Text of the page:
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Facts To Know Before You Go To The Colosseum, Rome, Italy

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The Colosseum, also known as the Flavian Amphitheatre, is a massive oval amphitheater in the center of the city of Rome, Italy.
The Colosseum is one of the 7 wonders of the world and the most popular tourist attraction in the world.

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The Colosseum in Rome, Italy
Splendid view of the Colosseum in the evening time.
The Colosseum was commissioned around A.D. 70-72 by Emperor Vespasian of the Flavian dynasty as a gift to the Roman people.

Purpose of Colosseum

The Roman Colosseum was used for the activities like exhibitions of exotic animals, executions of prisoners, recreations of battles and gladiator fights.
The Colosseum was a freestanding structure made of stone and concrete.
The distinctive exterior had three stories of arched entrances supported by semi-circular columns. Each story contained columns of a different order.
This massive 4 story Colosseum structure has 8 entrances to the amphitheater, 76 for the patrons, 2 for participants of events and 2 exclusively for emperor to use.
The Roman Colosseum allowed more than 50,000 people to enjoy its finest spectacles.
The Colosseum remained active for over 500 years before 6th century.
Since the 6th century the Colosseum had suffered damaged due to lootings, natural phenomena such as lightning and earthquakes.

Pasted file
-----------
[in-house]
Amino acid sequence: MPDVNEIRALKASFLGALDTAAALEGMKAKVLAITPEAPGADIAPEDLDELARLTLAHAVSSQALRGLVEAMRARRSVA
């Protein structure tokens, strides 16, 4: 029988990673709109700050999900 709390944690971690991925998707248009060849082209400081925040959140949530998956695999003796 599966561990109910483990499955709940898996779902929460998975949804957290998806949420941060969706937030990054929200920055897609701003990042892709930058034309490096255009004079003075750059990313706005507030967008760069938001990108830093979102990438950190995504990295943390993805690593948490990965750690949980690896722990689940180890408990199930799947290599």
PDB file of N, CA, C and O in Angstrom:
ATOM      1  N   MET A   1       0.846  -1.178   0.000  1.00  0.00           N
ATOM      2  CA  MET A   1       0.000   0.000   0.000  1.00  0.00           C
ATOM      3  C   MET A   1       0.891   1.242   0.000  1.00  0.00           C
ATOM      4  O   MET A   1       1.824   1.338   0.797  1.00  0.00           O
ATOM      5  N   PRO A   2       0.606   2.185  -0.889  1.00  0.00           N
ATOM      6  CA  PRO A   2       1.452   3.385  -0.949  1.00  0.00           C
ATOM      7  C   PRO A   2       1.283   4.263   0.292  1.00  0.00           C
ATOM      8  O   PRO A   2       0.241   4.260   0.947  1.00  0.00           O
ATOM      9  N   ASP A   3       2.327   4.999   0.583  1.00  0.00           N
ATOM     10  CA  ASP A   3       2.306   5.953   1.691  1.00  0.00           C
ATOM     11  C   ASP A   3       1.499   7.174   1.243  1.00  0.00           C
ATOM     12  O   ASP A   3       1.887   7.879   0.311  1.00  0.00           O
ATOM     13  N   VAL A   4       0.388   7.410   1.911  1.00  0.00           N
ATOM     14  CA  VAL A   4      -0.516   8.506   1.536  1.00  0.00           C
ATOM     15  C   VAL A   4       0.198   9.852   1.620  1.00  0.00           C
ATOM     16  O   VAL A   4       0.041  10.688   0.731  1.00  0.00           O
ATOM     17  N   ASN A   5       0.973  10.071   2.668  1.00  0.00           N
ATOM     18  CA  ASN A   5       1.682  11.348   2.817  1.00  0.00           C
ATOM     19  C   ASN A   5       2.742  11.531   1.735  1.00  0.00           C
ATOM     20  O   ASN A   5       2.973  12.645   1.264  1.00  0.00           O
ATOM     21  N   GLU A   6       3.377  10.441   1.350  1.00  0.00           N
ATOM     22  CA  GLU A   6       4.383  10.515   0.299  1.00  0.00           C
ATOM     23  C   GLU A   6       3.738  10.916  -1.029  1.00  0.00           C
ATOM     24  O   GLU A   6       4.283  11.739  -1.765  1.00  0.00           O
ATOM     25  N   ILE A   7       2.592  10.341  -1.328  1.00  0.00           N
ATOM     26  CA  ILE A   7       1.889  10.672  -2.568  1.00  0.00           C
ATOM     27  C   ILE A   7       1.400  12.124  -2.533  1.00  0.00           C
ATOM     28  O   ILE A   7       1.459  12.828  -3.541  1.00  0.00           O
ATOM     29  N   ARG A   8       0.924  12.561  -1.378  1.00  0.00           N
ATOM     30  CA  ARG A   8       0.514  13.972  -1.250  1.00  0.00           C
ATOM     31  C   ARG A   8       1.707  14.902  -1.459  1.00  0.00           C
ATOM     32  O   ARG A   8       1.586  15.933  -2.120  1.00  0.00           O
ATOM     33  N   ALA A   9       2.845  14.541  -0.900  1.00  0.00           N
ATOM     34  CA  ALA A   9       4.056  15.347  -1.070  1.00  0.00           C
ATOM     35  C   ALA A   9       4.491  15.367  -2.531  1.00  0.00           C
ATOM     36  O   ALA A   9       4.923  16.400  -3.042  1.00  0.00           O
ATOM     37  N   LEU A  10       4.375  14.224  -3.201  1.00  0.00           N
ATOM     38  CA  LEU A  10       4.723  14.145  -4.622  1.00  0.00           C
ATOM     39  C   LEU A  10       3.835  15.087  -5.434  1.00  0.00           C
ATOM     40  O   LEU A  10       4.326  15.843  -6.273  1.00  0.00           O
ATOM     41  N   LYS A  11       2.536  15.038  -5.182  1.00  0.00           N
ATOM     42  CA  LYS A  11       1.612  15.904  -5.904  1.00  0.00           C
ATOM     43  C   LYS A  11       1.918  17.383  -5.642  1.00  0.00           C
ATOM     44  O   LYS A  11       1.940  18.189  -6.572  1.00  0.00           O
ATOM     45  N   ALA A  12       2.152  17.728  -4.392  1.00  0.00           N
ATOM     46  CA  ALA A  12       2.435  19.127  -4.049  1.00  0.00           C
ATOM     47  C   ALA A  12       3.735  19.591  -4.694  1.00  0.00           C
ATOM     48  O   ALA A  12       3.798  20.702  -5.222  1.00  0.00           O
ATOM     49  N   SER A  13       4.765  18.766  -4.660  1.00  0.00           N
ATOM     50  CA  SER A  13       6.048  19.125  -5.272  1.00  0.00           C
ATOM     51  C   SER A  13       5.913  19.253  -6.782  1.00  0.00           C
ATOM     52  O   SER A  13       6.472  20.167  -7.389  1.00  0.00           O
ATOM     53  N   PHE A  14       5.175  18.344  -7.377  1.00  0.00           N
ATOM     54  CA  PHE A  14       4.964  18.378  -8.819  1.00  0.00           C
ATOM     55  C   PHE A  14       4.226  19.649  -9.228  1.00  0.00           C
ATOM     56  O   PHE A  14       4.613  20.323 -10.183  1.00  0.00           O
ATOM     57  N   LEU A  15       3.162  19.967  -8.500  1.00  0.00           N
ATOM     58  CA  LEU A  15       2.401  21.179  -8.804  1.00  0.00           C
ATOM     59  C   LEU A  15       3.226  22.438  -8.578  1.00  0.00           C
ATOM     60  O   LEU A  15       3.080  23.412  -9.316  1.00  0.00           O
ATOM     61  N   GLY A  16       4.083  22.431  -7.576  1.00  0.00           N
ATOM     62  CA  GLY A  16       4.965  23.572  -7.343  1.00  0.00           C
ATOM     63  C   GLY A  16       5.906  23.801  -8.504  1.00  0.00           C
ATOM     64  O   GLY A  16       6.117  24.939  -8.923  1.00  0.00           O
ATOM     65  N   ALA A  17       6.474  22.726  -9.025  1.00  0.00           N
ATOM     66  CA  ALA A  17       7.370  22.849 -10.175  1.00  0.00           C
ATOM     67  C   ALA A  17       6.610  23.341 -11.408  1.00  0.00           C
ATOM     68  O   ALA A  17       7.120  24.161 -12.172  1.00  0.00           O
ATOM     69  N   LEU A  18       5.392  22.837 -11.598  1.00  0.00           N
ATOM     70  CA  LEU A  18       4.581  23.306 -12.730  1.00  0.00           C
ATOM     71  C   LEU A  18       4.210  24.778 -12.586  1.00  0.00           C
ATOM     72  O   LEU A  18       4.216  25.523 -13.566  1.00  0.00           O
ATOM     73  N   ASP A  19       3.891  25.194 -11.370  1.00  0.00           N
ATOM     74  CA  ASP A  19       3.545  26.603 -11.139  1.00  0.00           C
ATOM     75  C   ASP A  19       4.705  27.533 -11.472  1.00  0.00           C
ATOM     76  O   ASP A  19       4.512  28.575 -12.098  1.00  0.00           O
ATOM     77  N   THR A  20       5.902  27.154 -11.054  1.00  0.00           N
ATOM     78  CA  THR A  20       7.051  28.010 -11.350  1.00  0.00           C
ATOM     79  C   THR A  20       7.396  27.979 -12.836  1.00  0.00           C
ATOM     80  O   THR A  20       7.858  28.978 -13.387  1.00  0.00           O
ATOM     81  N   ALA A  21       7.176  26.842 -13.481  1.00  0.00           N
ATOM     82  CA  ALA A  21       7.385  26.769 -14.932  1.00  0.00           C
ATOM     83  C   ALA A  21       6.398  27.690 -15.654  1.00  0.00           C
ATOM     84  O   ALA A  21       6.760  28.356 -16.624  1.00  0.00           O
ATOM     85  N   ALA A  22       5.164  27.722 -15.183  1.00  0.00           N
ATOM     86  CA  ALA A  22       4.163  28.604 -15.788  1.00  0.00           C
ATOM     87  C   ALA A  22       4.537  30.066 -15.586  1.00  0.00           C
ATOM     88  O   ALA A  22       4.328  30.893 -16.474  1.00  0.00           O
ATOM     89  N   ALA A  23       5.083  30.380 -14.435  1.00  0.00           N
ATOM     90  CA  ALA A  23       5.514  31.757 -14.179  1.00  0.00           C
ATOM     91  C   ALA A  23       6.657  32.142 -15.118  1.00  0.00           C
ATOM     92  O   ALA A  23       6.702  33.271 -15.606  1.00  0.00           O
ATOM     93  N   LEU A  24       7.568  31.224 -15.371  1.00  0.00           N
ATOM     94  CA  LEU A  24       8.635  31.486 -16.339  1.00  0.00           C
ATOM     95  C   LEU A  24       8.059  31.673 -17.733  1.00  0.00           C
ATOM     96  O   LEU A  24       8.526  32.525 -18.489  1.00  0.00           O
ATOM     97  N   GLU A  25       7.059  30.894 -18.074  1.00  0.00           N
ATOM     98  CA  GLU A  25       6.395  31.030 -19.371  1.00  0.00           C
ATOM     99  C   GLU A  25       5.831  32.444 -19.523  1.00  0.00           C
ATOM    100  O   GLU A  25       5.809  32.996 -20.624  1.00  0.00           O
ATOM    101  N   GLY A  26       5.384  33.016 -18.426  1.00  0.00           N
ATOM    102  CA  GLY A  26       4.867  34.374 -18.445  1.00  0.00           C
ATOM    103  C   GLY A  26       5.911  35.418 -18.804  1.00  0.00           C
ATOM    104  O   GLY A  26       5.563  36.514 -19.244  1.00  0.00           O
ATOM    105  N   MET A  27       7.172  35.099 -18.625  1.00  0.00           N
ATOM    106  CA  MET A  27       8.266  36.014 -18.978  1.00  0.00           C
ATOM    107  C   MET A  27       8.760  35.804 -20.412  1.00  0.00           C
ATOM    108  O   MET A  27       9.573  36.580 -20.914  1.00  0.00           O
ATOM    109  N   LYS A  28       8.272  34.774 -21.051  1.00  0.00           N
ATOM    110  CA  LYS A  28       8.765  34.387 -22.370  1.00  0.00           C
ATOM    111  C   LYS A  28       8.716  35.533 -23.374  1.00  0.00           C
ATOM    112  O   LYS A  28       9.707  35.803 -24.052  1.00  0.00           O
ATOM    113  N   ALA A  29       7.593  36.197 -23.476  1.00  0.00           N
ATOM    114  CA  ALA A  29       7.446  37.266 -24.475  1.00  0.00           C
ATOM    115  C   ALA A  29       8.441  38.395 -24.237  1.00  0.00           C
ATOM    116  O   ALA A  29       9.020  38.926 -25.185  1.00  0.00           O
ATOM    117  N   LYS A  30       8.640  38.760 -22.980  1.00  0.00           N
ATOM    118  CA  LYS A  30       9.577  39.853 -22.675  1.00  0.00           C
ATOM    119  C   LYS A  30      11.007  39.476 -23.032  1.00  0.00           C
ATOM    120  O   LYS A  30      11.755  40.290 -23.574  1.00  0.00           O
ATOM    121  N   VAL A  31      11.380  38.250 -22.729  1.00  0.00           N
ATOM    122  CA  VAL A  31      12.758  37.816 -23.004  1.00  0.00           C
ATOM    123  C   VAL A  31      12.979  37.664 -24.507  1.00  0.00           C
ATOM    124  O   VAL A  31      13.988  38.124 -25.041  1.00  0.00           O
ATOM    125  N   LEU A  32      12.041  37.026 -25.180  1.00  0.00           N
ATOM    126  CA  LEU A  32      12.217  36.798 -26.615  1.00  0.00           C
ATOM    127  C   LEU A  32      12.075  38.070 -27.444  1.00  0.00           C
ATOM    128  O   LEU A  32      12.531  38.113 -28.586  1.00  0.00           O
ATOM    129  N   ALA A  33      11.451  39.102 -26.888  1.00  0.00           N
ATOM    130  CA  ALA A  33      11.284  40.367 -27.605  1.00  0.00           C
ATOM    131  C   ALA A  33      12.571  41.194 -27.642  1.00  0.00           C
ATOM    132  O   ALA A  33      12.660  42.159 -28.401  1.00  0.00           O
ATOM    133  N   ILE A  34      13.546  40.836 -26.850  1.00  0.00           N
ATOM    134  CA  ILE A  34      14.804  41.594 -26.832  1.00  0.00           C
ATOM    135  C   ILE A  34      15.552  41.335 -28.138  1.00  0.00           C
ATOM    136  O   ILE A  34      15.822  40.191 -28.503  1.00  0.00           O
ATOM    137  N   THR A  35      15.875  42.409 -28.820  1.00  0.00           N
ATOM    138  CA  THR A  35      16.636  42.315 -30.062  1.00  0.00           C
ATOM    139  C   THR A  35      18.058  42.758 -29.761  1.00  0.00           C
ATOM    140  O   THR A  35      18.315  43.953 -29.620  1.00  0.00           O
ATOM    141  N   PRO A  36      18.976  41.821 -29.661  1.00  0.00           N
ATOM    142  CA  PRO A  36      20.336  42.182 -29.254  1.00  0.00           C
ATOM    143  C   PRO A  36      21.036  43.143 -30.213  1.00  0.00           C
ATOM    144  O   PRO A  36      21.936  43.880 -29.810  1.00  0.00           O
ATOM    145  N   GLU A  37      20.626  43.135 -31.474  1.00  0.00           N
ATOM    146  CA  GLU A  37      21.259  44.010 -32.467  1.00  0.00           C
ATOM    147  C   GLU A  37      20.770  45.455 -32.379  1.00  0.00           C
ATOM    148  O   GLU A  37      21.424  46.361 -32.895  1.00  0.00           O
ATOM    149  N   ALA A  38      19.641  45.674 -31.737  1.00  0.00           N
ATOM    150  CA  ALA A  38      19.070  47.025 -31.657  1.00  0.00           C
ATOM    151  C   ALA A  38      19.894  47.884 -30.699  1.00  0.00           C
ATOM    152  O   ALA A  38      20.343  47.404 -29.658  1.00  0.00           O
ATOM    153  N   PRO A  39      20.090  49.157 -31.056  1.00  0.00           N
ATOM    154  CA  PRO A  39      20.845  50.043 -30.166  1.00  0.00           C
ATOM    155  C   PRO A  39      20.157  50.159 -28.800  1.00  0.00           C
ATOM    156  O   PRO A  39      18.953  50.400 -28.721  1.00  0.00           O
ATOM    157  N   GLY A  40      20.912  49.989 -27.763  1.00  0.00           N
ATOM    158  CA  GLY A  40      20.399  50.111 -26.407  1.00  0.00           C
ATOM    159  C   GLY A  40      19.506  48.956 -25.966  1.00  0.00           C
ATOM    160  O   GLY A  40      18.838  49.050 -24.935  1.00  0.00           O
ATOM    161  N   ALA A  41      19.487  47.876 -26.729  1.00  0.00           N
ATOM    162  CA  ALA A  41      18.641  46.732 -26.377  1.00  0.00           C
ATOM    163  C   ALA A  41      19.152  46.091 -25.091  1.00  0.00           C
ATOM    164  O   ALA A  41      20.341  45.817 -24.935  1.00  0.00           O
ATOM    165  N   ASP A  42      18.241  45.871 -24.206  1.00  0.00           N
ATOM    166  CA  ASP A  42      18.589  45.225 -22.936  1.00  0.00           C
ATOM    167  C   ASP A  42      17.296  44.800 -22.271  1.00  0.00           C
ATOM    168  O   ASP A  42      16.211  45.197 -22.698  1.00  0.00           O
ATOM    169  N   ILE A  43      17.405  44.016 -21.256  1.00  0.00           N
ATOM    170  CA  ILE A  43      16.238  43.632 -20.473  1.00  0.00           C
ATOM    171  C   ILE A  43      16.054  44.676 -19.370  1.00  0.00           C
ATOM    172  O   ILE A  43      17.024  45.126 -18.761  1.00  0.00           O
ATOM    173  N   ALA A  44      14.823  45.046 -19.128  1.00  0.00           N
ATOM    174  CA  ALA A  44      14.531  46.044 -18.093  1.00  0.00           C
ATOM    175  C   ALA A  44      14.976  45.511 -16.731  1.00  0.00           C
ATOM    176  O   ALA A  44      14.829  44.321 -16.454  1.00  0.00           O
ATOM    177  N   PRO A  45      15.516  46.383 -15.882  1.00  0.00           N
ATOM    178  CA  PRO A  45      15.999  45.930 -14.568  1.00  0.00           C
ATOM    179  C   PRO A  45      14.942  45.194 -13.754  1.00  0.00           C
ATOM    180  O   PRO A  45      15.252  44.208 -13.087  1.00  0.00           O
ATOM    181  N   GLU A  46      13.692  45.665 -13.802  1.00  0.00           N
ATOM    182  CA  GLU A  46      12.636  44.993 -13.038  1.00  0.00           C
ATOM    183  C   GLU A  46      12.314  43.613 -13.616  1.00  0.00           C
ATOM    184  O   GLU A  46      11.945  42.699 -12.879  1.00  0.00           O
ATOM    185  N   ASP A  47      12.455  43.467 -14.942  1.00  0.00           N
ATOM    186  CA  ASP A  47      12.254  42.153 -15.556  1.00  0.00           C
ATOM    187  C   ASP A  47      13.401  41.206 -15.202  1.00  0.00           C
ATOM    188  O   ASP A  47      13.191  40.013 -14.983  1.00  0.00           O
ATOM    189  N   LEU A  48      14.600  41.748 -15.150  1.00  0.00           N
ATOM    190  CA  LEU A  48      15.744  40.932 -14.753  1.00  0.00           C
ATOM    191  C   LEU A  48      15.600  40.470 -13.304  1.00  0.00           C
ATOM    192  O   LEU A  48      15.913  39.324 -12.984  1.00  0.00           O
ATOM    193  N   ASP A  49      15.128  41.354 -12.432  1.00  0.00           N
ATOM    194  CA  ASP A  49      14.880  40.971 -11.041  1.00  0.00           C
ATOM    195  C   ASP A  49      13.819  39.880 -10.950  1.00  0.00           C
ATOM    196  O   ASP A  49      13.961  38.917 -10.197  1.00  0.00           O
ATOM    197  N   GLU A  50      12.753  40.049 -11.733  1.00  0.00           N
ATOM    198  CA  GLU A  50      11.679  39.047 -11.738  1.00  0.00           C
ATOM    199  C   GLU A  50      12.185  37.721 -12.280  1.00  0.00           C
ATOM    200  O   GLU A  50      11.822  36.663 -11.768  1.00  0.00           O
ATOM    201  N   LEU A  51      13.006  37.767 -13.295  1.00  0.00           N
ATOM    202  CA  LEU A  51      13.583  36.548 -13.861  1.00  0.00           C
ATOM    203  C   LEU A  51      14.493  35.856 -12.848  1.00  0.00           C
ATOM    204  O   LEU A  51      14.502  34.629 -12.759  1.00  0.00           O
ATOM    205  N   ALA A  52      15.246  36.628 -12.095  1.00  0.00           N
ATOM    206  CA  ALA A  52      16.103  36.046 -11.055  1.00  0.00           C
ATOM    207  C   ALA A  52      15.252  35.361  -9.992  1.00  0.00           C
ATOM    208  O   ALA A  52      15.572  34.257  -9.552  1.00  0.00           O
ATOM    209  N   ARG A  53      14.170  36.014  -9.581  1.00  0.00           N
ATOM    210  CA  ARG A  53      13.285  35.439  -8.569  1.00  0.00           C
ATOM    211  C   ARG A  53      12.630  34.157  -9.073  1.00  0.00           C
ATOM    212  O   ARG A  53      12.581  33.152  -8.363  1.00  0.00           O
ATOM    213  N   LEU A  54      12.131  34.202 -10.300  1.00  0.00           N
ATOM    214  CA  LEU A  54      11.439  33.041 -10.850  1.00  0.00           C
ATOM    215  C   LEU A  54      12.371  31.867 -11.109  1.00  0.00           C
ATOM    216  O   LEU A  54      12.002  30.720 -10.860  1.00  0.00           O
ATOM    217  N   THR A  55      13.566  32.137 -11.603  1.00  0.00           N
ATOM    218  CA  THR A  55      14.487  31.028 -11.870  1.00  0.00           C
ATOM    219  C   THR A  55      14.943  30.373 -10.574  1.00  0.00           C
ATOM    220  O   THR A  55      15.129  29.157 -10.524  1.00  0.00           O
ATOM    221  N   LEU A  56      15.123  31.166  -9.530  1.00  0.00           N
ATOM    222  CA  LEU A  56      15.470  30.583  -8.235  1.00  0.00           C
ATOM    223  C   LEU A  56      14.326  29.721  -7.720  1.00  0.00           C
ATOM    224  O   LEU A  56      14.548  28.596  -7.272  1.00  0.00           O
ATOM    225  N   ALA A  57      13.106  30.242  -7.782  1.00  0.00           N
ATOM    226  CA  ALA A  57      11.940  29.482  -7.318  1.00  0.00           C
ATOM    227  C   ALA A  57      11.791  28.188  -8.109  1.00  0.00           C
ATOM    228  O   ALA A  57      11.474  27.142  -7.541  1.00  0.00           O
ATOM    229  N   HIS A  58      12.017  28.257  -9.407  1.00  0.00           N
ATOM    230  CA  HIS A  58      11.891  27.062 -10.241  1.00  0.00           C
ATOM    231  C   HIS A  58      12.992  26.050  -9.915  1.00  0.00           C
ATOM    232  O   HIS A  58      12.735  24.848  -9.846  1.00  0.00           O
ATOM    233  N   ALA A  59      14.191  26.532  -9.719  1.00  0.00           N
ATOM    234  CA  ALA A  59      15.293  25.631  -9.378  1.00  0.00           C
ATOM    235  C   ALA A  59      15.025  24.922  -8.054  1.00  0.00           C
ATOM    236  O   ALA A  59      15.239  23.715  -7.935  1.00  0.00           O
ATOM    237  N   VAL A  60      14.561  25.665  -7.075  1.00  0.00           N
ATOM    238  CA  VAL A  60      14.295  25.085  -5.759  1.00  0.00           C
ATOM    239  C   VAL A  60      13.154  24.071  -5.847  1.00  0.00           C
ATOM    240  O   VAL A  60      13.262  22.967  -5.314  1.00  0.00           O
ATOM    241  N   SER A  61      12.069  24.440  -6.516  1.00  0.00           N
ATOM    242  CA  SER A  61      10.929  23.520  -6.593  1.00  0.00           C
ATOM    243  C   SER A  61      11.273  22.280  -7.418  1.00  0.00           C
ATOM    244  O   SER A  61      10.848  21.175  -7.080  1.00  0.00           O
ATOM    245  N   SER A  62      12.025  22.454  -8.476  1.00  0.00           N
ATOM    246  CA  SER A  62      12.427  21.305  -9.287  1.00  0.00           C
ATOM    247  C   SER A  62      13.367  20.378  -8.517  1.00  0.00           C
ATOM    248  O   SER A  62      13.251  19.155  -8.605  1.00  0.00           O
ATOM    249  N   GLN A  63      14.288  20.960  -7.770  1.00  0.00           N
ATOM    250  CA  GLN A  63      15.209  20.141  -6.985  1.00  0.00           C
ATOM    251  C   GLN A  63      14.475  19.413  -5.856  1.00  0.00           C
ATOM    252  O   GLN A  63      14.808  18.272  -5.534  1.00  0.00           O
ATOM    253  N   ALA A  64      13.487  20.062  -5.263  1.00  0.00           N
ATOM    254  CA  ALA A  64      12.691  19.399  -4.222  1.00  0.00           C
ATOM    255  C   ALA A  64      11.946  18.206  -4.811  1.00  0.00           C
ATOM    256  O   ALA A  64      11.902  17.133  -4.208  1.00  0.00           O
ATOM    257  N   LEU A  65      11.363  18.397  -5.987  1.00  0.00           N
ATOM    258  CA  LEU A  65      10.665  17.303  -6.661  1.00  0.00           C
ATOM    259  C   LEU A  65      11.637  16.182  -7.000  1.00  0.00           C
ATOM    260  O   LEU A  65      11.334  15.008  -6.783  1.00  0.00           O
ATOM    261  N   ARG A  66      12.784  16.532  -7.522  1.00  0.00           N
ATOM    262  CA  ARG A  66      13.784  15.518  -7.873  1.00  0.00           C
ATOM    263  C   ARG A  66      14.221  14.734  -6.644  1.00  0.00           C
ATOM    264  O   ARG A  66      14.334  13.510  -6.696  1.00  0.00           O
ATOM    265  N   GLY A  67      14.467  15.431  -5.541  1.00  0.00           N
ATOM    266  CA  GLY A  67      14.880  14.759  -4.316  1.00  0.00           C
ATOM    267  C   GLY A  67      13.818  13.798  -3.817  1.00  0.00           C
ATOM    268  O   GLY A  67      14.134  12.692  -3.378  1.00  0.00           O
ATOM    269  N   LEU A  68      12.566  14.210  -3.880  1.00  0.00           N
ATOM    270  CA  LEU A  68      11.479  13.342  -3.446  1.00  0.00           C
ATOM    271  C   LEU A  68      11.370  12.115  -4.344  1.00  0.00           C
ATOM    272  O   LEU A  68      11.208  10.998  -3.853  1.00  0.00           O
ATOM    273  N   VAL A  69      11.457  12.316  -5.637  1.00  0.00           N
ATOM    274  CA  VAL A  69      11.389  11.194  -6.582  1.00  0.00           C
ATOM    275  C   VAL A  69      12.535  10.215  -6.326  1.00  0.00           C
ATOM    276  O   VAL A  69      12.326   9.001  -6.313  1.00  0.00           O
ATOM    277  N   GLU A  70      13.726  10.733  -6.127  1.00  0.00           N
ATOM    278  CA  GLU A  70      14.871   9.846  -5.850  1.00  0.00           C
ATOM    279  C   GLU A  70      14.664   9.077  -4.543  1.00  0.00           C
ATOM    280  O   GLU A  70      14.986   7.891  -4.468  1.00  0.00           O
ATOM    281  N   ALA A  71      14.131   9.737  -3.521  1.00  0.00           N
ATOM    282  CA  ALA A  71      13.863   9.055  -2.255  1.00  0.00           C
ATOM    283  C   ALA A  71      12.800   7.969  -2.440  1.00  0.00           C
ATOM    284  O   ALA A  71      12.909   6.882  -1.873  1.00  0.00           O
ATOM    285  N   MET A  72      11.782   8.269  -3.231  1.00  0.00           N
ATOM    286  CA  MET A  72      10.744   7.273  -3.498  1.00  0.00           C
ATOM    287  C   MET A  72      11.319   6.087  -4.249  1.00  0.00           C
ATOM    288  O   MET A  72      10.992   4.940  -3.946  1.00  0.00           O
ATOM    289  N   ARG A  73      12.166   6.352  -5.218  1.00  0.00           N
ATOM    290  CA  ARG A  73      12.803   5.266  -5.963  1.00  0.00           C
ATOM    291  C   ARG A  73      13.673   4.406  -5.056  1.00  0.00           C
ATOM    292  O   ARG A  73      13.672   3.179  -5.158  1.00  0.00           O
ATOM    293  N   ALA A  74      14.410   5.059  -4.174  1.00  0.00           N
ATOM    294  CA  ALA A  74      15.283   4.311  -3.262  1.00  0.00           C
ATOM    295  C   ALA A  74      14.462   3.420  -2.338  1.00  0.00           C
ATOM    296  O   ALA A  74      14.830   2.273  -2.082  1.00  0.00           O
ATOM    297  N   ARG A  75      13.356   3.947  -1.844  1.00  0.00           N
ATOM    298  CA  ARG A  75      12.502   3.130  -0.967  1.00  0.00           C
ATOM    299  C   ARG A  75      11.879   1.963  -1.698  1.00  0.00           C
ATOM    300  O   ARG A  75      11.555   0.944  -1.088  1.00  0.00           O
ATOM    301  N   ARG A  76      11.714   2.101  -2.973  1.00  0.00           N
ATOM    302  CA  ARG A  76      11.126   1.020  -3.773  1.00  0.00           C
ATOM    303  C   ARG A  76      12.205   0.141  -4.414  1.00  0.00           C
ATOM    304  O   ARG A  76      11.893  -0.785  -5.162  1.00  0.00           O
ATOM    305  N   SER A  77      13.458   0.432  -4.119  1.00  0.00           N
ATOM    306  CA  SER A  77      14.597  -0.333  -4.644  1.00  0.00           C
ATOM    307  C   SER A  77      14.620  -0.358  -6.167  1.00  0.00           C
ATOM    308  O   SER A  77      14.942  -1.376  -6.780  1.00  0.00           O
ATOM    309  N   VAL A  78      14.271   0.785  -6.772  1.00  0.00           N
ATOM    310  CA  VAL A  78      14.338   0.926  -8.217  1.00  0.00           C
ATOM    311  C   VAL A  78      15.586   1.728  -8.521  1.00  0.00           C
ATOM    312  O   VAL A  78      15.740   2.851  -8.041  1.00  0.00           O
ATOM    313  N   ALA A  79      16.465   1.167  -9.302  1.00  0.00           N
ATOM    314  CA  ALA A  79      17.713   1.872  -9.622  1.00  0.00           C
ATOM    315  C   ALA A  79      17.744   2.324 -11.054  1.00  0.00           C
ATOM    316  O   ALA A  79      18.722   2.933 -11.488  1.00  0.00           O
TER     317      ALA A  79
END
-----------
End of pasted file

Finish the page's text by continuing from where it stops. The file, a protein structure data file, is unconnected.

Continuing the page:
By the 20th century, the Colosseum had destroyed nearly two-thirds of the original Colosseum, including all of the arena’s marble seats and its decorative elements.
Restoration efforts began in the 1990s. At present, the Colosseum continues to be a leading attraction for tourists from all over the world.
Spectators were shielded from the sun through a canvas-covered ceiling. During the spectacles, a metallic net was disposed around the arena, to prevent animals from getting out.
The arena comprised a wooden floor covered by sand, covering a large underground structure called the hypogeum.

Some Facts About The Colosseum:

  • The original name "Flavian Amphitheatre" was changed to the Colosseum due to the great statue of Nero that was located at the entrance of the Domus Aurea.
  • There are some theories that the Colosseum was filled with water for naval battle recreations.
  • Every Good Friday the Pope leads the Way of the Cross procession in the Colosseum.